After several dead bodies were found floating in Ganga and Yamuna during May 2021, there have been claims that rivers may have been contaminated with SARS-CoV2, the virus that causes Covid-19. Also, there were reports that said a large number of bodies were buried on the banks of the rivers during the peak of the pandemic.
No need to worry anymore! Ganga is Covid-free, say, scientists.
Scientists from the Banaras Hindu University (BHU), Varanasi and Birbal Sahni Institute of Palaeosciences (BSIP), Lucknow, after a two-month research concluded that there were no traces of COVID-19 found in the Ganga River.
Prior to this traces of the novel coronavirus was found in the water of Gomti river in Lucknow, even after the treatment of sewage water at two sewage treatment plants (STPs), reported the BSIP scientists. The scientists had found presence of the virus in the Gomti water in September 2020 as well as May 21 this year.4
According to Prof Gyaneshwar Chaubey of the department of zoology, BHU, the BHU and BSIP team collected two samples every week for seven weeks (May 15 to July 3) from Varanasi city to investigate the possible traces of coronavirus in the Ganga. RNA was extracted by the team and they performed an RT-PCR test for all the samples later on.
“Surprisingly, none of the samples collected from the Ganga showed any trace of the viral RNA. However, samples collected from river Gomti did show the presence of viral RNA,” said BSIP scientist Niraj Rai, who heads the Covid Lab at the institute, as quoted by IANS.
Prof V.N. Mishra of the BHU’s department of neurosciences, who is one of the key contributors of this study, noted that Ganga water has some exceptional property due to some natural ‘phage viruses’ present in the water. He said that they are working on understanding this phenomenon.
Researchers from IIT Gandhinagar, and Jawaharlal Nehru University’s School of Environment Science last month had found traces of novel coronavirus in water samples taken from the Sabarmati River in Ahmedabad, Gujarat. Water collected from the city’s Kankria and Chandola lakes had traces of the virus according to the scientists and according to them, the virus could live in natural waters for too long.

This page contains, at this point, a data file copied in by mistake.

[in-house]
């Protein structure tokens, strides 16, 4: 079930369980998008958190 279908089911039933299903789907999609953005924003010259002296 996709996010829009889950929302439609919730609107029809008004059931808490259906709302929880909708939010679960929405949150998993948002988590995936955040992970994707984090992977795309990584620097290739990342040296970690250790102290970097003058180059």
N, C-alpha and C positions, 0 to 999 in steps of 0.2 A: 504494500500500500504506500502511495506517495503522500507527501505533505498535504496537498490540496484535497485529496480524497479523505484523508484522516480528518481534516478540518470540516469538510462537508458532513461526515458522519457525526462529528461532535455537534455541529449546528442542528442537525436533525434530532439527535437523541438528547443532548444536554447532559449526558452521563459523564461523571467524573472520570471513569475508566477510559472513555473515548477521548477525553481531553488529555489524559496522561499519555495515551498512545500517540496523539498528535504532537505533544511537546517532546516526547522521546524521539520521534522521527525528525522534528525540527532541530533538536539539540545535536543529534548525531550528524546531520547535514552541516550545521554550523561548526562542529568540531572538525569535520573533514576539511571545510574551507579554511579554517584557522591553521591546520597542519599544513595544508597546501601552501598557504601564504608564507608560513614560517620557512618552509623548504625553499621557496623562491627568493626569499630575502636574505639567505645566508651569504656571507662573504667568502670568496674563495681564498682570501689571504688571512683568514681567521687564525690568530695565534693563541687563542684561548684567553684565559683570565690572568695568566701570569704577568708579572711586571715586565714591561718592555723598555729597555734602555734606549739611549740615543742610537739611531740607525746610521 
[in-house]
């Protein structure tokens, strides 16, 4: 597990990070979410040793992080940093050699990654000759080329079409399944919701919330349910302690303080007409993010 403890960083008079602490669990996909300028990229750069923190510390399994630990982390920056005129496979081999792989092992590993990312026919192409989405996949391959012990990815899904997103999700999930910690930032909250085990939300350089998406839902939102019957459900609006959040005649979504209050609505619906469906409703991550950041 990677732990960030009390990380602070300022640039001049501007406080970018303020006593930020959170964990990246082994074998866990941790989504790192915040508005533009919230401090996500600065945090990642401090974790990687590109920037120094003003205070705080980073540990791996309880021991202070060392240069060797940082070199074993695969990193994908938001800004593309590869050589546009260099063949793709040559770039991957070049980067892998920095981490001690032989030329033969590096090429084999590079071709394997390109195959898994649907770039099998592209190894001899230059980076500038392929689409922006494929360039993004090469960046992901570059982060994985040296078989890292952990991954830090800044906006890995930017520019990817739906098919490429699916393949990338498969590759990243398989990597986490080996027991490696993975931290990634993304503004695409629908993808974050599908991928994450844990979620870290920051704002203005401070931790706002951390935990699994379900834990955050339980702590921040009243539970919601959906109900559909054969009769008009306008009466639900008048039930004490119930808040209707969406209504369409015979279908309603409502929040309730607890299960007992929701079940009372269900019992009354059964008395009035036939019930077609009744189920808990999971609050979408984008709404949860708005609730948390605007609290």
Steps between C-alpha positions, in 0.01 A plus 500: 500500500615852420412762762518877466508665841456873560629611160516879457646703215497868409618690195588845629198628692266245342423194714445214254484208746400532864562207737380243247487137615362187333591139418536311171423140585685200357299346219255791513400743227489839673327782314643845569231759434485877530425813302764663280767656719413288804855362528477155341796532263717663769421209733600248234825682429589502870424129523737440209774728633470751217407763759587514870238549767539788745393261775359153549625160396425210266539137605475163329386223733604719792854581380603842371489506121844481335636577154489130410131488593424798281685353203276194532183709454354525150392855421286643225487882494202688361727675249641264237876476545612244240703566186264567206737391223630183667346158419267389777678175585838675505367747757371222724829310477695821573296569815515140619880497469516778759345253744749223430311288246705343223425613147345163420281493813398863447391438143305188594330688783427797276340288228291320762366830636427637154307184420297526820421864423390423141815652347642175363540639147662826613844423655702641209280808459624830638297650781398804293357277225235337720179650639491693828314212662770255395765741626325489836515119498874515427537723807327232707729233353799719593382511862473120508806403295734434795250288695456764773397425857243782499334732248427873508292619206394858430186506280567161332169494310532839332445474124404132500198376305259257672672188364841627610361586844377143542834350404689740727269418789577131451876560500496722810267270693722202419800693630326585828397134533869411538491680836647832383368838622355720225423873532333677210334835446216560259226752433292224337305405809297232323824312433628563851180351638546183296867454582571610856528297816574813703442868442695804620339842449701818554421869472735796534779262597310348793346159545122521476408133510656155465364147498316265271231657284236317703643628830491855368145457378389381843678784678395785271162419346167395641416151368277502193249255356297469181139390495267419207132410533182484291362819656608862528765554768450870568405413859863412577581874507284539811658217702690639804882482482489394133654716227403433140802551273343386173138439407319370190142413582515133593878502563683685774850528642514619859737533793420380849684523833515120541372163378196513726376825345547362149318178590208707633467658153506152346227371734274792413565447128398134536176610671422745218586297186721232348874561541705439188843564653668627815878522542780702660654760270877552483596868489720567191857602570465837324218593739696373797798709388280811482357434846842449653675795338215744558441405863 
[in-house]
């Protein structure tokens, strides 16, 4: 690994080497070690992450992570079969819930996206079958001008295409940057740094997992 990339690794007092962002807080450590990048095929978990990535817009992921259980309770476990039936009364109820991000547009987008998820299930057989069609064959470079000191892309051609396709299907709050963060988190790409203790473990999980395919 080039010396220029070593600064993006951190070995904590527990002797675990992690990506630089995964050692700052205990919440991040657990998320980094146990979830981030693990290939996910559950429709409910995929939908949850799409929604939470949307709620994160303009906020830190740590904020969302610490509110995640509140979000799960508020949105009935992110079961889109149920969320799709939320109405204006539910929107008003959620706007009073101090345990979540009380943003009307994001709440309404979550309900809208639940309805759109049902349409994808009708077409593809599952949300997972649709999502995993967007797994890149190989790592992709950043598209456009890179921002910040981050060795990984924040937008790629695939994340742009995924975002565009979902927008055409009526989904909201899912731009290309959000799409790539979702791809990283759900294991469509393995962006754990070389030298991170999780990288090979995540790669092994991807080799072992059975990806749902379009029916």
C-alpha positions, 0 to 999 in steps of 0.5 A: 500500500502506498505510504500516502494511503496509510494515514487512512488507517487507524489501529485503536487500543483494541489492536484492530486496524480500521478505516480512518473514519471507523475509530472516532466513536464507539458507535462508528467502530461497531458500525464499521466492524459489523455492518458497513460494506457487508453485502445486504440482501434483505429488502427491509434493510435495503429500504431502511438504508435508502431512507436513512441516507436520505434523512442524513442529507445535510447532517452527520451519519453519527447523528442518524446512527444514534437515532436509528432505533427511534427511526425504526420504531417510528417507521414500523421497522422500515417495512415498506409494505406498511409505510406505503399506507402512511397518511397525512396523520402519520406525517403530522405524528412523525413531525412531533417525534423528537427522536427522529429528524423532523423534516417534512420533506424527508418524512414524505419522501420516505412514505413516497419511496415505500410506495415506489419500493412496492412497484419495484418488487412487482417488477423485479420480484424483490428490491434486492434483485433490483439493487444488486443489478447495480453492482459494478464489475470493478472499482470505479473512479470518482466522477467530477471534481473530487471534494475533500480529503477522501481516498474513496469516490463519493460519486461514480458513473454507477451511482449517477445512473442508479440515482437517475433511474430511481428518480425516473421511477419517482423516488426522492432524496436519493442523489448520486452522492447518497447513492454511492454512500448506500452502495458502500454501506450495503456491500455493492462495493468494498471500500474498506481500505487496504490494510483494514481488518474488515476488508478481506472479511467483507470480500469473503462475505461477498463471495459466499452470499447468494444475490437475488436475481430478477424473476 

According to a recent study conducted by the ICMR’s National Institute of Virology Mumbai Unit and Division of Epidemiology & Communicable Diseases, New Delhi also found viral RNA of the SARS-CoV-2 virus in sewage samples collected from Mumbai city during May 11-22, 2020. The Central Pollution Control Board (CPCB) had already issued guidelines for disposal of human waste, including faecal waste generating from the covid dedicated hospitals and quarantine centres suspecting the traces of the virus found in in sewage water may be a source of transmission of disease. It is suggested that before disposal the waste should be treated properly. Further, it had directed sewage water treatment plants to ensure that they adopt all covid-19 precautions to protect the workers from the Covid-19.
However, the US CDC said that there is no evidence that the novel coronavirus can spread to people through water in natural bodies of water (oceans, lakes), pools, water playgrounds, and hot tubs.
The Union Health Ministry had also dismissed the possibility of COVID-19 spreading through water.